The local "Home Improvement" radio guy has said that fiberglass insulation is prone to holding moisture from condensation next to the flooring which would cause the flooring to rot. I'm not so sure about that since the manufacturer felt that fiberglass is acceptable.

Where might I chase down the ducting insulation? Would it be available at one of the big box stores or should I look to an HVAC installer/supplier?

chandler
It'll be a while before I can work on this, so any info on how your job goes would be appreciated.
 
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Old 02-09-11, 02:55 PM
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"Where might I chase down the ducting insulation? Would it be available at one of the big box stores or should I look to an HVAC installer/supplier?"

I don't know if a big box would have it or not but a HVAC supply house would.
 
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Old 02-09-11, 04:17 PM
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Thanks. I'll make some calls tomorrow.
 
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Old 02-09-11, 04:58 PM
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Cliff: I've got to cut it all out and start over. My guys went under to repair what the customer thought was one broken pipe turned out to be the entire network of cpvc shattered like glass. Gotta replace about 200 lf of the stuff. THEN comes the insulation replacement. I, like you, thought about using the tarps to span across and keep the insulation in place along with Marksr's idea of the spanner lumber, too.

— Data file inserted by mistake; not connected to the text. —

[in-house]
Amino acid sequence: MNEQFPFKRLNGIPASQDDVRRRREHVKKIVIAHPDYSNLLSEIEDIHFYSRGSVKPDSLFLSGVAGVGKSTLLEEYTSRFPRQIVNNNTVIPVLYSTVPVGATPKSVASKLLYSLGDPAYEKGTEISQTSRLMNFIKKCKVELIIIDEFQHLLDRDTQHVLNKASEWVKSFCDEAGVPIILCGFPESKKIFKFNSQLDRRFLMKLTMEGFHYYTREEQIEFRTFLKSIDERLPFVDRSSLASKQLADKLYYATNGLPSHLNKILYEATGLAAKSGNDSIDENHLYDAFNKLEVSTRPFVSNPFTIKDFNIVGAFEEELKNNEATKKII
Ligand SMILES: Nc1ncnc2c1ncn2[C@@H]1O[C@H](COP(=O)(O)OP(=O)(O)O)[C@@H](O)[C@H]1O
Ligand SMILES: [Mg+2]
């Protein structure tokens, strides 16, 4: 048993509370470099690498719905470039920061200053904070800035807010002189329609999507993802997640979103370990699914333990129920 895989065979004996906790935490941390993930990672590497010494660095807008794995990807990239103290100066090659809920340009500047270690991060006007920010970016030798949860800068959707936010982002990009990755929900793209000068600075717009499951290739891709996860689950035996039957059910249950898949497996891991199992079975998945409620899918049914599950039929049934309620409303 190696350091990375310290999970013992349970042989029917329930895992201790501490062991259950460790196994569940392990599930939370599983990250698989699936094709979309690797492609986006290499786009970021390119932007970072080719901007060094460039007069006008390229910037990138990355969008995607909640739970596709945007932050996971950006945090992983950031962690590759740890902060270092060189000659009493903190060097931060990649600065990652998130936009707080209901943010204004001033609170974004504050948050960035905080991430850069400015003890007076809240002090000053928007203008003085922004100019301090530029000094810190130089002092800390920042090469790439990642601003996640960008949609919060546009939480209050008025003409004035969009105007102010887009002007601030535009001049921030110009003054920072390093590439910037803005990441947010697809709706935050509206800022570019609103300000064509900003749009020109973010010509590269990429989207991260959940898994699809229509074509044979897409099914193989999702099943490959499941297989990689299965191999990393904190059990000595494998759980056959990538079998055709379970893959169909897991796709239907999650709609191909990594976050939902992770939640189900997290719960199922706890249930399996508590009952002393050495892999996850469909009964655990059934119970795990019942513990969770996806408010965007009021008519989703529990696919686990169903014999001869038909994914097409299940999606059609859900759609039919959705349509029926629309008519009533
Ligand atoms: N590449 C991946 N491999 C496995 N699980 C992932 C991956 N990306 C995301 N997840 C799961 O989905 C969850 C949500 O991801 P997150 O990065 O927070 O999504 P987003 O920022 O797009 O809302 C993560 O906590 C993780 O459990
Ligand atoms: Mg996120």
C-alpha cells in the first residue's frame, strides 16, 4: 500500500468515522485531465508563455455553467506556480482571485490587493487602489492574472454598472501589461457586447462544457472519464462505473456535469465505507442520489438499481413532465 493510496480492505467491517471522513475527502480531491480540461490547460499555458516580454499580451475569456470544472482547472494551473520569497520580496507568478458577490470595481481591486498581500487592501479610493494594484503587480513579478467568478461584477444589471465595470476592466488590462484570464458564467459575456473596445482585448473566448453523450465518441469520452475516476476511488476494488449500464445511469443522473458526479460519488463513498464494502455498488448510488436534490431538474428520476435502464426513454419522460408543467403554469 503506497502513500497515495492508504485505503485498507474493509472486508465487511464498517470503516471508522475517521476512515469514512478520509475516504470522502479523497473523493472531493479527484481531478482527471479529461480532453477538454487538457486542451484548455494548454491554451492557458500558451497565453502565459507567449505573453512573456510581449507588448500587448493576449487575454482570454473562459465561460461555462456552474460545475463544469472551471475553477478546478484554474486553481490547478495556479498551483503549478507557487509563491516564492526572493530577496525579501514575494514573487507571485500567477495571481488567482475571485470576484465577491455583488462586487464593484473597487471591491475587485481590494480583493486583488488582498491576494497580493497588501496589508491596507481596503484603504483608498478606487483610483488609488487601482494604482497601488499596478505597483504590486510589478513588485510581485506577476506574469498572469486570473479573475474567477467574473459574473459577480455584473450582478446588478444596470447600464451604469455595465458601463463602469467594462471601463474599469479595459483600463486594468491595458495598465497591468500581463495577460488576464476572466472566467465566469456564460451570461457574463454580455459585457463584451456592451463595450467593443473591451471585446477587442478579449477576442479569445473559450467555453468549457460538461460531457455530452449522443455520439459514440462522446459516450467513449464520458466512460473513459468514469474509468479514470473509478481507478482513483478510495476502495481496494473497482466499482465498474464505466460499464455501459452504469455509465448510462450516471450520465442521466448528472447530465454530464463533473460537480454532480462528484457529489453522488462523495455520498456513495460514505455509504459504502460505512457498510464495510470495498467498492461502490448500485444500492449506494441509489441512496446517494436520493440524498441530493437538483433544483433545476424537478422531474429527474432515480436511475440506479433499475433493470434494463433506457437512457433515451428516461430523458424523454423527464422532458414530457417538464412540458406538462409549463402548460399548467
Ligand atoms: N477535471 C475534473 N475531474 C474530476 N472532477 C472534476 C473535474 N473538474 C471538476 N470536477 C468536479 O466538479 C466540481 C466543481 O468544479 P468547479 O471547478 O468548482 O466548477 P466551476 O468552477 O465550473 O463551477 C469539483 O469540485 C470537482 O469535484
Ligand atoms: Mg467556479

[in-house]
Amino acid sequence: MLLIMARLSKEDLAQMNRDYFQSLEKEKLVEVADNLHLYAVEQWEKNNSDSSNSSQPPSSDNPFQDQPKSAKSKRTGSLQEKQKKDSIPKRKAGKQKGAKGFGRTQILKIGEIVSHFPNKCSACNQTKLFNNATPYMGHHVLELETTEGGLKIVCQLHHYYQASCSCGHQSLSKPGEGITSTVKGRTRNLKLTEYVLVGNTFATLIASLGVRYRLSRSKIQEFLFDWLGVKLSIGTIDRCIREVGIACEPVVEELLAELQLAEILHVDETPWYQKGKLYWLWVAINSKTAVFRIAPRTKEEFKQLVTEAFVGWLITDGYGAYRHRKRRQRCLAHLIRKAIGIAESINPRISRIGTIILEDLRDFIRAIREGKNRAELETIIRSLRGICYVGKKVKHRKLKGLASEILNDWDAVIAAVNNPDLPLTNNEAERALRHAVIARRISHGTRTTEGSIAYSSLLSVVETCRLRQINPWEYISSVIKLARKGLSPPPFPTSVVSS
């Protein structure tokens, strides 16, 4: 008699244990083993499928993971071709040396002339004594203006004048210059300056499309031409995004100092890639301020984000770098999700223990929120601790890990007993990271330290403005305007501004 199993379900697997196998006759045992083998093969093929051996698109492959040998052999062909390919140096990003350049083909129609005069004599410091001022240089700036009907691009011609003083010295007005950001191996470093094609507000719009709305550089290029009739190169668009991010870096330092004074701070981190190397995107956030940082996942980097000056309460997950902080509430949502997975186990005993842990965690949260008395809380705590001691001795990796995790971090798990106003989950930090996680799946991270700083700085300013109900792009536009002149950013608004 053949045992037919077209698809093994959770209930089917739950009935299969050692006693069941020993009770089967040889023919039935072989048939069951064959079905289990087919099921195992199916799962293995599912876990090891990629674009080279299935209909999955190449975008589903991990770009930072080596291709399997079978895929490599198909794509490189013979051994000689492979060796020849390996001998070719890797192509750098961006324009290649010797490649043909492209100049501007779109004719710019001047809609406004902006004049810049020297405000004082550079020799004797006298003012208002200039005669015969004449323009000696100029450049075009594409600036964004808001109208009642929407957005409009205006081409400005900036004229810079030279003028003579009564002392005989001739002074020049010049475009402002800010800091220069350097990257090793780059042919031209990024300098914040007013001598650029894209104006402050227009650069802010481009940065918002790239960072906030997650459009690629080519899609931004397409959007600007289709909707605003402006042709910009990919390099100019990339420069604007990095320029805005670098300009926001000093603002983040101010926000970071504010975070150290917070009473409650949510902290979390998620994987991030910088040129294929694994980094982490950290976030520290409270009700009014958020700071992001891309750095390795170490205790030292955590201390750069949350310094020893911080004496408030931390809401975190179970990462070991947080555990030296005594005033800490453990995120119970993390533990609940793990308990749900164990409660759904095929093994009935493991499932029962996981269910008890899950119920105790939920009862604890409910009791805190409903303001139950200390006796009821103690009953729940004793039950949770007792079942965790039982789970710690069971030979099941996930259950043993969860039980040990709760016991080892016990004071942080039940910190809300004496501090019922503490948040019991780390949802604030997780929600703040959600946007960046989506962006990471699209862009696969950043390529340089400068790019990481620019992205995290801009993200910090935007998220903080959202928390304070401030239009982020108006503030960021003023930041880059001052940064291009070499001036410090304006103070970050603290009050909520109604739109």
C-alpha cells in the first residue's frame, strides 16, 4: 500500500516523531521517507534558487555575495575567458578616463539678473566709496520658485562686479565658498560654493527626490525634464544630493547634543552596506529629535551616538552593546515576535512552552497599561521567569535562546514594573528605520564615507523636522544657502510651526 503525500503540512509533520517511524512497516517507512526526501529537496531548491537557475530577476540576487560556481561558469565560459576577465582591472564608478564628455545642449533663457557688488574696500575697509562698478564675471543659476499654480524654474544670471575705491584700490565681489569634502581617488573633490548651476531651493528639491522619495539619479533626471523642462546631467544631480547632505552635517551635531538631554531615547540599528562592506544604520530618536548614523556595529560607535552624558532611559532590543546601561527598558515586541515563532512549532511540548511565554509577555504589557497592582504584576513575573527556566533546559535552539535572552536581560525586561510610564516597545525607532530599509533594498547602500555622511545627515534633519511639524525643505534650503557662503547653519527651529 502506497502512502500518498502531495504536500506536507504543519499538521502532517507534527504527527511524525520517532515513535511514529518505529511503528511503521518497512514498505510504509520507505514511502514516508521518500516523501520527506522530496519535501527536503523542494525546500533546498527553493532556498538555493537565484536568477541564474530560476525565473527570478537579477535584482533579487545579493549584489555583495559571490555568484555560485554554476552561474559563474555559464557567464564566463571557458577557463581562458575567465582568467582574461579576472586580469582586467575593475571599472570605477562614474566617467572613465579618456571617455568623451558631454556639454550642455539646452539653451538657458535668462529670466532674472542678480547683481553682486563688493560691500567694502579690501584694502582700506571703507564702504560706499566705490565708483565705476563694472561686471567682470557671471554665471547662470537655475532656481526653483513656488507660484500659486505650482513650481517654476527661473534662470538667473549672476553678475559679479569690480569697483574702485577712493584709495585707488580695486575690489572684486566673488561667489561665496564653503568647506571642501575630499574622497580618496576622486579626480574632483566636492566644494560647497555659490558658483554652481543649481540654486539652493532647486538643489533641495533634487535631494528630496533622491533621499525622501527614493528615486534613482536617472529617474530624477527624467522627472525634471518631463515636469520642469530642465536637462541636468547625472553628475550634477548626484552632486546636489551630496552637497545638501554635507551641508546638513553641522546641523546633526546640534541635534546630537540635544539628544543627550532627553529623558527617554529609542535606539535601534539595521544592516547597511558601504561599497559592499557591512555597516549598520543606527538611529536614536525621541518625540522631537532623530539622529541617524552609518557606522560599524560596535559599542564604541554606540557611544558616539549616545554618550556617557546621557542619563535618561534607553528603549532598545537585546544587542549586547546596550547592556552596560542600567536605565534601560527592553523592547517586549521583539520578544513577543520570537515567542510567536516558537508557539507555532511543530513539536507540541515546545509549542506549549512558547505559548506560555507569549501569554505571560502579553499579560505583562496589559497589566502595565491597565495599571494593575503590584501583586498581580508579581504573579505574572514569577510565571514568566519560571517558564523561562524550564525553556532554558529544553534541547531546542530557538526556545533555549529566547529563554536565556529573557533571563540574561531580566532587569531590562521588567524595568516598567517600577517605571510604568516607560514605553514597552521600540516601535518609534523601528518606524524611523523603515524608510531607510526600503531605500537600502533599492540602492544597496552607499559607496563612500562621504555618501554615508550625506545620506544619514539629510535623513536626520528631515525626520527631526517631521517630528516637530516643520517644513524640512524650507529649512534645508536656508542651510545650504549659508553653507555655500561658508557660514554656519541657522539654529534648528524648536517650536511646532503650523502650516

Customer lives in Floriduh and turned the water off to the trailer. Didn't bother to open a faucet and drain the lines, even after I put a drain valve in for them to use. They set their thermostat on 40 degrees and took off for warmer climes. They were almost out of propane. Gas guys came to fill tank and didn't check the pilot light to the furnace. Went into the house today. I set the thermostat to 50 degrees. It was 31 inside 29 outside. No heat. No wonder.
I'll let you know how it goes with the insulation and tarps. Maybe by the time I get finished by the time you get ready!!
 
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Old 02-09-11, 05:38 PM
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That's good for business but - ouch! The client's got to be a bit unhappy.

Seems as if the tar paper would be more air tight, not sure if that would be a good or bad thing.
 
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Old 02-10-11, 04:50 AM
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I have only been under a few and never tried to do any of the work you are describing, but access for future service comes to mind. Along with that is the thought of a canvas with some zippers installed so sections could be removed when needed. Probably out of the question price wise, but a nice mfg option if they would offer it.